We’ve finally gotten our first look at Samsung’s new range of flagship smartphones for 2022, and we’re impressed. While the fundamental design hasn’t changed too much from last year’s offerings, the S22 range brings with it some fun new features and smart updates that should make these phones a worthy upgrade for anyone rocking an S20 device or something from earlier in Samsung’s history. We’re not entirely sure the upgrade is worth it for S21 users, but we could be proven wrong! Let’s take a look at the S22, S22+, and S22 Ultra range and see what’s new.
Samsung Galaxy S22
First up, we’ve got the “entry-level” device in Samsung’s flagship smartphone range. Of course, just as with the Tab S8 range, you probably shouldn’t think of this as an entry-level phone; it’s still going to set you back a fair way price-wise, and its specs compete with any other top-level device. Here’s our rundown of the Galaxy S22, its specs, its size, and more.
All three Galaxy S22 devices are rocking the same processor. Depending on where you buy the phone, you’ll either get a Snapdragon chip or an Exynos alternative; they’re both zippy and super-powerful, so don’t let anyone tell you Exynos is inferior. The S22 has 8GB of RAM, which is more than enough to handle day-to-day tasks, and it’s got either 128GB or 256GB of internal storage, depending on which model you go for.
You’ll find a 10MP front-facing camera here, which should give you pin-sharp selfies, as well as a triple-lens 12MP, 50MP, and 10MP camera on the rear of the phone. The display is a 6.1” AMOLED screen with a 120Hz refresh rate and a 2340×1080 resolution, which is all you’re going to need for a screen this size. All in all, the S22 has everything you’d expect from a modern flagship phone.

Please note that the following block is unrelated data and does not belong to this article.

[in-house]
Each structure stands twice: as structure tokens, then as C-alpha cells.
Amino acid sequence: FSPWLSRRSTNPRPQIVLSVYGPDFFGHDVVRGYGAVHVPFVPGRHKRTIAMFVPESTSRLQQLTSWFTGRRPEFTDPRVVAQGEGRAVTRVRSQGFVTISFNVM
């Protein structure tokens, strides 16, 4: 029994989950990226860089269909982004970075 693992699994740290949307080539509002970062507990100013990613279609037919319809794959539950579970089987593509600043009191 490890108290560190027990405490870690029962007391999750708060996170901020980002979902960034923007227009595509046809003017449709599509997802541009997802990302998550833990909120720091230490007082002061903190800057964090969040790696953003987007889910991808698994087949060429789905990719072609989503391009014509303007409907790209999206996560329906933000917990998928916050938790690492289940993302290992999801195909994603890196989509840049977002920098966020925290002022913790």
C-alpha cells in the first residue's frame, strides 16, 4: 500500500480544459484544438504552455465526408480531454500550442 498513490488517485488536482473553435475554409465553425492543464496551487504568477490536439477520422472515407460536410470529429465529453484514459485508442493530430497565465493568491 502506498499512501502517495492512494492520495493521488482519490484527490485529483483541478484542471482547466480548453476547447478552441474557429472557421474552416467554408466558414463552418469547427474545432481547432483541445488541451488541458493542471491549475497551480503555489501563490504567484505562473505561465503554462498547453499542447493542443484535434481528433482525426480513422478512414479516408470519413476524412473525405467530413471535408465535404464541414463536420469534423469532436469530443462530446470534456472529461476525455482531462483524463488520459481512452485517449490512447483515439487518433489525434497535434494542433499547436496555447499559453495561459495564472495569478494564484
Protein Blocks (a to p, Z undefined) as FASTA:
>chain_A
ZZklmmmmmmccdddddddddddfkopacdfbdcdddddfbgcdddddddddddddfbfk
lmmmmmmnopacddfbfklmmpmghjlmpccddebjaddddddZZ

The Galaxy S22 is the smallest of all three S22-range phones, but don’t let that put you off; it’s still a pretty sizeable device. It measures in at 146mm tall, 70.6mm wide, and just 7.6mm deep. With those dimensions, it should easily fit into your pocket no matter where you’re taking it.
As you’d expect, the S22 is the lowest-price device in the range; it’ll set you back £769 if you buy the standard version, with that price rising to £819 if you pick up the 256GB model. Both models come with free Galaxy Buds Pro headphones at the moment, so it’s worth picking the phone up now if you’re looking to upgrade.
You’ll find a 3700mAh battery in the Galaxy S22, which should be enough to get you through a day’s worth of usage. Naturally, all three phones in the lineup are compatible with 5G, and they also feature Bluetooth 5.2 for your wireless devices. The OS is Android 12, overlaid with Samsung’s One UI (although you can always download a custom launcher if you don’t like it). The S22 is IP68 water and dust resistant, so don’t try to swim with it, but it should survive some rainfall.
Samsung Galaxy S22+
The S22+ is practically identical to the S22, but for a larger chassis and a bigger screen to compensate. It’s also got a bigger battery, which makes sense, because it needs to power that screen. Here’s our rundown of the Galaxy S22+.